The term “turf toe” probably gives coaches everywhere nightmares! Not just football coaches mind you. Although the condition is typically associated with football players who play on artificial turf, this injury can also affect ballerinas, soccer players, gymnasts—any athlete that performs on a surface harder than grass. So, why would a coach toss and turn and lose sleep over it? Because this sprain of the big toe ligaments can put an athlete’s dreams on hold—and leave a coach’s roster shy of a player.
Kicking Around the Cause
Basically, turf toe is caused by jamming your big toe or by pushing off forcefully over and over again until the ligaments surrounding the joint become sprained. Your toe can jam against the end of your shoe when stopping short, or can hyperextend when trying to push off. This happens when you take a step and propel forward to push off, but your big toe happens to stay flat on the ground and bends beyond its normal limit. Besides the playing surface, a major culprit is footwear. Cleats can stick to certain surfaces, and if a shoe is worn that doesn’t have adequate support, that can lead to the injury as well.
Turf toe symptoms include pain and swelling along with limited mobility of the big toe joint. It is also possible to feel a “pop” when the injury occurs. If caused by repetitive damage, these symptoms develop over time and gradually get worse. If the injury is the result of a sudden forceful motion, however, pain can be immediate and increase within 24 hours.
Tackling the Problem
If you suspect you might have this injury, it’s best to have your foot examined. A podiatrist will evaluate the problem and take into consideration your activities, the shoes you wear, as well as your medical history. An x-ray may also be taken to rule out other problems. If turf toe is diagnosed, treatment begins with R.I.C.E.—the acronym that stands for rest, ice, compression, and elevation. Anti-inflammatory medication may be prescribed to reduce pain and any swelling, and crutches may be used to keep weight off of your foot. To ensure the toe stays immobile, it may need to be taped to the toe next to it and protected by a cast or special boot. Pain should subside within a few weeks, at which time physical therapy can help return function. In severe cases, surgery may have to be performed.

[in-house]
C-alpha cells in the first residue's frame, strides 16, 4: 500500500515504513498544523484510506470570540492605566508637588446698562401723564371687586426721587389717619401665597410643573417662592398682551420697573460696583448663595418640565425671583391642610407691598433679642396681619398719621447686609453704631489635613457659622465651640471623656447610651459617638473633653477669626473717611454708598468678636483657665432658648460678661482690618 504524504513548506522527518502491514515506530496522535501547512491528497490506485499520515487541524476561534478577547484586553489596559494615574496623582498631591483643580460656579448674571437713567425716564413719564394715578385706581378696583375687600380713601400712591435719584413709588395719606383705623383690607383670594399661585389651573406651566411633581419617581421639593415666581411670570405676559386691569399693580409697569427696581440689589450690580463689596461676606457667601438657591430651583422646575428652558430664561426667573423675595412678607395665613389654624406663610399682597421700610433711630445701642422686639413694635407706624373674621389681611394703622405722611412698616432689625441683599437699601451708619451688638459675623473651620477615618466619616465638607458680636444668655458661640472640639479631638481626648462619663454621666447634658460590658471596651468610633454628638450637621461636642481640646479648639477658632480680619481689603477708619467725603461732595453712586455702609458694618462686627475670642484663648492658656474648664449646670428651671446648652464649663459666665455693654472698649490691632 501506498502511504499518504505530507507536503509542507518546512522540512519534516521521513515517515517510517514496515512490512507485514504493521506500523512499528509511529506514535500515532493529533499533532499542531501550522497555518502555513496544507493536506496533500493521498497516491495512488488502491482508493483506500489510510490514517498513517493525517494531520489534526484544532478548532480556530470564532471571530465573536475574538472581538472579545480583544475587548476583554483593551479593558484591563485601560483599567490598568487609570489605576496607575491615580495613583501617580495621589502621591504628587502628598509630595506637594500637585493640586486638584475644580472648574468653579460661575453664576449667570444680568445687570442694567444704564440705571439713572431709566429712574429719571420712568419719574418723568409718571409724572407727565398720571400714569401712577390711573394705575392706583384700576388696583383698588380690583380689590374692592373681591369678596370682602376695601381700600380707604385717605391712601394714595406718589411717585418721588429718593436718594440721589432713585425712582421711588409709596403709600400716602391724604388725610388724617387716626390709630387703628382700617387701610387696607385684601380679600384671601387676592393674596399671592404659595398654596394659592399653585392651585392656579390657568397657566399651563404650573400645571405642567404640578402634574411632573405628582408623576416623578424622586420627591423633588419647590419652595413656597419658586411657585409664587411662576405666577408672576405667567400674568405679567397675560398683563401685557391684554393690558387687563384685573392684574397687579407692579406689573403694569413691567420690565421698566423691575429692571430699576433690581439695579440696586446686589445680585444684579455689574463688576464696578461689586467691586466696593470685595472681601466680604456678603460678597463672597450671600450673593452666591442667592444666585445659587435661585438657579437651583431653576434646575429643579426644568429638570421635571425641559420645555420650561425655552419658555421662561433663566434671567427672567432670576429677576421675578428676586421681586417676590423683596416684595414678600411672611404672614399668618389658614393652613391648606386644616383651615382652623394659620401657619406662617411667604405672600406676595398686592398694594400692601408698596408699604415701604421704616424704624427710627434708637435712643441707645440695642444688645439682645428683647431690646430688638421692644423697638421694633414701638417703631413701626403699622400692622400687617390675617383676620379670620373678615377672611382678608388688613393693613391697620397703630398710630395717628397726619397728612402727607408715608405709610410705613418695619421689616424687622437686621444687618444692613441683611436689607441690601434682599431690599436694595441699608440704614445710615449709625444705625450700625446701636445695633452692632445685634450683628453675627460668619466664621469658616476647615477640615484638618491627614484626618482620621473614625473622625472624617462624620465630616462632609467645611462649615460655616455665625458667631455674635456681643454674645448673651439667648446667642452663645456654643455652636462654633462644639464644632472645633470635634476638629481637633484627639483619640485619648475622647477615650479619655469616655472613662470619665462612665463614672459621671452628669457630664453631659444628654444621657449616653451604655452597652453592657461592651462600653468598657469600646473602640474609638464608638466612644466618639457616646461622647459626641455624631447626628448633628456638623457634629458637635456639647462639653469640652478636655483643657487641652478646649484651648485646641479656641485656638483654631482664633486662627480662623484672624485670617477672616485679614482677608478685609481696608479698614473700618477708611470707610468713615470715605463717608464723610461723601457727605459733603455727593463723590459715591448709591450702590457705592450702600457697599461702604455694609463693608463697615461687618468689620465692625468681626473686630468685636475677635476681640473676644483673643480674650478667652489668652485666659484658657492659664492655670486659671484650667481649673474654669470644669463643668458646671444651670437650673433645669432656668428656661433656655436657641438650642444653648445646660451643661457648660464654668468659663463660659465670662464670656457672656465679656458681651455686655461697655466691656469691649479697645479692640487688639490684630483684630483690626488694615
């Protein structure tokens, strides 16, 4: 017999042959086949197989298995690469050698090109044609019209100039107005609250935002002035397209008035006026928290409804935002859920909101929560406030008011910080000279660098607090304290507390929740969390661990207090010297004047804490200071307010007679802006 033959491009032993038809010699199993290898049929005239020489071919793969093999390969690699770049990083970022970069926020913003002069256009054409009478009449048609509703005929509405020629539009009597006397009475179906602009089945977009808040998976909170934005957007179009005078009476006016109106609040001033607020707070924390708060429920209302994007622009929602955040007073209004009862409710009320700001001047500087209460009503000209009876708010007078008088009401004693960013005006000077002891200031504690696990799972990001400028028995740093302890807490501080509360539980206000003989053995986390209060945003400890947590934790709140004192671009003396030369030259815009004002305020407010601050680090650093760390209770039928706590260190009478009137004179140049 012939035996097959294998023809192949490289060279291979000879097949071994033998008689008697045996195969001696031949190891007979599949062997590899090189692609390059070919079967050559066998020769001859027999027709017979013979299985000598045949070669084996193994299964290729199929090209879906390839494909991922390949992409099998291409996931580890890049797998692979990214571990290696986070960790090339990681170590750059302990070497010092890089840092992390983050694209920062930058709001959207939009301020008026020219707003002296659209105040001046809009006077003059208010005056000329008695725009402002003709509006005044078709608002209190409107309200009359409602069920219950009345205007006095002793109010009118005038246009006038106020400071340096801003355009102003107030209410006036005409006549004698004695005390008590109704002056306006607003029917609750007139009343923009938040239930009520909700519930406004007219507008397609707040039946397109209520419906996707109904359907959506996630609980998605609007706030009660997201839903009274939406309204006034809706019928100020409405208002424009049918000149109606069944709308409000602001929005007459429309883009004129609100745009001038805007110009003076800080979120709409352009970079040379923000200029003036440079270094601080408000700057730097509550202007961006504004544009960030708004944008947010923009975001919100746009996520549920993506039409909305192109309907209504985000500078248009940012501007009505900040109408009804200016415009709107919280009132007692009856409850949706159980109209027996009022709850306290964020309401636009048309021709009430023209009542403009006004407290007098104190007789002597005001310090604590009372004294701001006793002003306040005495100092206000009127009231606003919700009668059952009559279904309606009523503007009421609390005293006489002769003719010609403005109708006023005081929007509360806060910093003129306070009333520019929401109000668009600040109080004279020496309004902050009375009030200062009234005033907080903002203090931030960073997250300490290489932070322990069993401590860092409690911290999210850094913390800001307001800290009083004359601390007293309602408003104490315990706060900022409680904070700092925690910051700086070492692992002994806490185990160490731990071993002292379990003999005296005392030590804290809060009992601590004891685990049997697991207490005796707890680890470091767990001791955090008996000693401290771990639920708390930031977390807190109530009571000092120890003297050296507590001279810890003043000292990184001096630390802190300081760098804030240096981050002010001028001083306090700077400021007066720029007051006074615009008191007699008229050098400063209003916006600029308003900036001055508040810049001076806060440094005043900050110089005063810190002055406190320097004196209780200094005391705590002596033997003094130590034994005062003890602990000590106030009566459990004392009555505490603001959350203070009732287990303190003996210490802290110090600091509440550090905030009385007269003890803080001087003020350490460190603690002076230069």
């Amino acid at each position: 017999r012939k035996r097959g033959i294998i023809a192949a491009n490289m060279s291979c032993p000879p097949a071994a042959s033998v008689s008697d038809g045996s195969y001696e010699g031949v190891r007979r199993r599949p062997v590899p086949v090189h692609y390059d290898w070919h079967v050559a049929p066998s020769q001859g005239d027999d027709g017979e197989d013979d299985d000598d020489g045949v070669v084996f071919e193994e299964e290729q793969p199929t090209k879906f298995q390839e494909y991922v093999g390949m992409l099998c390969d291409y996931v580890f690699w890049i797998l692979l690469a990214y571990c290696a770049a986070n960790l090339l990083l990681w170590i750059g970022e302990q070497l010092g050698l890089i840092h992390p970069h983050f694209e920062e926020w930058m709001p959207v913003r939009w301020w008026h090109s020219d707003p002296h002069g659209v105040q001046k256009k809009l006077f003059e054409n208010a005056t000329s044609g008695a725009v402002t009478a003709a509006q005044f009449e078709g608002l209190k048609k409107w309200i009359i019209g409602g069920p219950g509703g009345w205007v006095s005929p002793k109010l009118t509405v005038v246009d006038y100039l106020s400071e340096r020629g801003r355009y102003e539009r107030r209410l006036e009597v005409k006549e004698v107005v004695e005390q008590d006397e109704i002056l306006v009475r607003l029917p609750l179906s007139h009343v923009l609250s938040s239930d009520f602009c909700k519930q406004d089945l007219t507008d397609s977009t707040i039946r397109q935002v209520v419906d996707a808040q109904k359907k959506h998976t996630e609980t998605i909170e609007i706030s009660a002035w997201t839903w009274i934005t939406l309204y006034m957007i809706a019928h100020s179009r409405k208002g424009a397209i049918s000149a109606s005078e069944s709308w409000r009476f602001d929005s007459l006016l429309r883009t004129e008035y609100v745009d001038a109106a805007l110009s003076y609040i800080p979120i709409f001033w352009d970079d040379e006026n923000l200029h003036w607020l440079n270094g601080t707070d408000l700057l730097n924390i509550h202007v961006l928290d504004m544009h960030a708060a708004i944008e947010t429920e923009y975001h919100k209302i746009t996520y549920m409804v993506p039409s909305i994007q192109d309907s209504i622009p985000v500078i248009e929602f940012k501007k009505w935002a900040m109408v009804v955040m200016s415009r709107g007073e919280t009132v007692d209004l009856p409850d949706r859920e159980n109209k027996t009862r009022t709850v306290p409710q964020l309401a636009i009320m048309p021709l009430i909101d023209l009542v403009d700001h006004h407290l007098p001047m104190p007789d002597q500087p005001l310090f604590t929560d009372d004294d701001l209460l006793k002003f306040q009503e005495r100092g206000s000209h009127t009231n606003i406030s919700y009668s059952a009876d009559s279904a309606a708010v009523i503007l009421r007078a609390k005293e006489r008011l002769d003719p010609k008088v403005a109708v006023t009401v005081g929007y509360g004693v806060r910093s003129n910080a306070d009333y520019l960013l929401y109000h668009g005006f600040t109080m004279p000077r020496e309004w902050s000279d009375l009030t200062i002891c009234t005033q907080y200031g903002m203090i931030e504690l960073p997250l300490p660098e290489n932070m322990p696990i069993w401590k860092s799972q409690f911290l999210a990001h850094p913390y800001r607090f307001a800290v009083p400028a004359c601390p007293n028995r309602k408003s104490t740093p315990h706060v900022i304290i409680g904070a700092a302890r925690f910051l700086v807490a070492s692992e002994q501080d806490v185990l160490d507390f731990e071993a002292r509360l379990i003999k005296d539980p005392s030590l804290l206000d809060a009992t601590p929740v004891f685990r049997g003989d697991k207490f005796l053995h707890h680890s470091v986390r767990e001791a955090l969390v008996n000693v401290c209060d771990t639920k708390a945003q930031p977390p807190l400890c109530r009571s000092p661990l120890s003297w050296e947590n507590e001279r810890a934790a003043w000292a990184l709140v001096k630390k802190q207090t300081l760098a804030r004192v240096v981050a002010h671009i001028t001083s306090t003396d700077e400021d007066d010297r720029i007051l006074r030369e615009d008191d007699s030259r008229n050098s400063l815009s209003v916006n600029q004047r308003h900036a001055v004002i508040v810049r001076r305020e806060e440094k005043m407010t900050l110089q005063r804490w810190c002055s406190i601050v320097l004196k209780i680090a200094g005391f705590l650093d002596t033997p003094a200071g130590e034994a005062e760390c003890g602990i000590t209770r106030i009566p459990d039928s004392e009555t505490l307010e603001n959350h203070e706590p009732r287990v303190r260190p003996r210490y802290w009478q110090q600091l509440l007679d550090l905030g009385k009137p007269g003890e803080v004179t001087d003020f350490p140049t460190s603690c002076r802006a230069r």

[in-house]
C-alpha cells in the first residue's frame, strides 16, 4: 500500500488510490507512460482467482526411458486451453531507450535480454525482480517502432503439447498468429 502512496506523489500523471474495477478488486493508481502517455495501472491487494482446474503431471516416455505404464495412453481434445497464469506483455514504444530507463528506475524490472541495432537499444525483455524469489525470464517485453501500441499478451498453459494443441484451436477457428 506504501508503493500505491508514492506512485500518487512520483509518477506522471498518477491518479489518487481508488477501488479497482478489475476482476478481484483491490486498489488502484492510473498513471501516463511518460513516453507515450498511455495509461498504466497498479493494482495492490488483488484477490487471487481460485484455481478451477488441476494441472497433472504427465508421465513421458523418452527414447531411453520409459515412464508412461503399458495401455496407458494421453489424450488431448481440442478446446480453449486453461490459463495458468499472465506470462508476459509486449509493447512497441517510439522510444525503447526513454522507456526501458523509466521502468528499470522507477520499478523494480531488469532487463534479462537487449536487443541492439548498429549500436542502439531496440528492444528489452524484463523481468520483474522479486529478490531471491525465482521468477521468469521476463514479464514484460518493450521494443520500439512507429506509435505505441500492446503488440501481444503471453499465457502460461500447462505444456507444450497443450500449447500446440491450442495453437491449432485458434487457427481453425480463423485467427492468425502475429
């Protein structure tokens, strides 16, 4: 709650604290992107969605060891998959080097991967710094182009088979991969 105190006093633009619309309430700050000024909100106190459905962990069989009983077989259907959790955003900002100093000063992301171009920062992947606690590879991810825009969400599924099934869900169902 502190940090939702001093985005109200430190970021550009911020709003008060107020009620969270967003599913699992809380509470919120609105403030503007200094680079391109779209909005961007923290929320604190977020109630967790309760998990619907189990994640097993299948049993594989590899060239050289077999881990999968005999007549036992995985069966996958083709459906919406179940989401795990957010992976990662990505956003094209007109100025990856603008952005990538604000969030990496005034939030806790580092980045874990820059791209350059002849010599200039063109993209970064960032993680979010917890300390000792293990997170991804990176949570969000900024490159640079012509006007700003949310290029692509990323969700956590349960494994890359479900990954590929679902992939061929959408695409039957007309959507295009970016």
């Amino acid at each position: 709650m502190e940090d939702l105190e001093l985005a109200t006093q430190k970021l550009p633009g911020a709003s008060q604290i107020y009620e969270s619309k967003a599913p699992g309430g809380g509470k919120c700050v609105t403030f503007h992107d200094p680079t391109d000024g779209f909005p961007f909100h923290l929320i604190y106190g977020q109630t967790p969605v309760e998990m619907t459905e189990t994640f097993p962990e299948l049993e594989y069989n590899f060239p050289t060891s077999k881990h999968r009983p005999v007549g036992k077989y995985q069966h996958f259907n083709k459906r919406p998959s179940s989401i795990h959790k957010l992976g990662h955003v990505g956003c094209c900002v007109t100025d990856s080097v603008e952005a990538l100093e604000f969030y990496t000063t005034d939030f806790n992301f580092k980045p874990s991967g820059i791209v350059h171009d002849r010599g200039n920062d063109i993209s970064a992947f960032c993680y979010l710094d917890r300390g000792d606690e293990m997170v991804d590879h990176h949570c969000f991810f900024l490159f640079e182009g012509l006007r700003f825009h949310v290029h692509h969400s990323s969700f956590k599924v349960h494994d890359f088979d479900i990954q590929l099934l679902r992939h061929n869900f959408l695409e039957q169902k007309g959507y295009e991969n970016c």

To keep from getting turf toe, or to prevent it from reoccurring, make sure your shoes are supportive and have a rigid sole. Consider orthotic inserts that can help distribute weight evenly and provide additional support. If at all possible, play on grass surfaces, and after injury, it’s a good idea to continue taping your toe for protection.
Dr. Craig H. Thomajan DPM, FACFAS is a coach’s best friend! He can help athletes recover from this injury and others to get them back into the game. If your big toe has been causing you pain, call (512) 328-8900 or complete our contact form to schedule an appointment at Austin Foot and Ankle Specialists in Austin, TX today.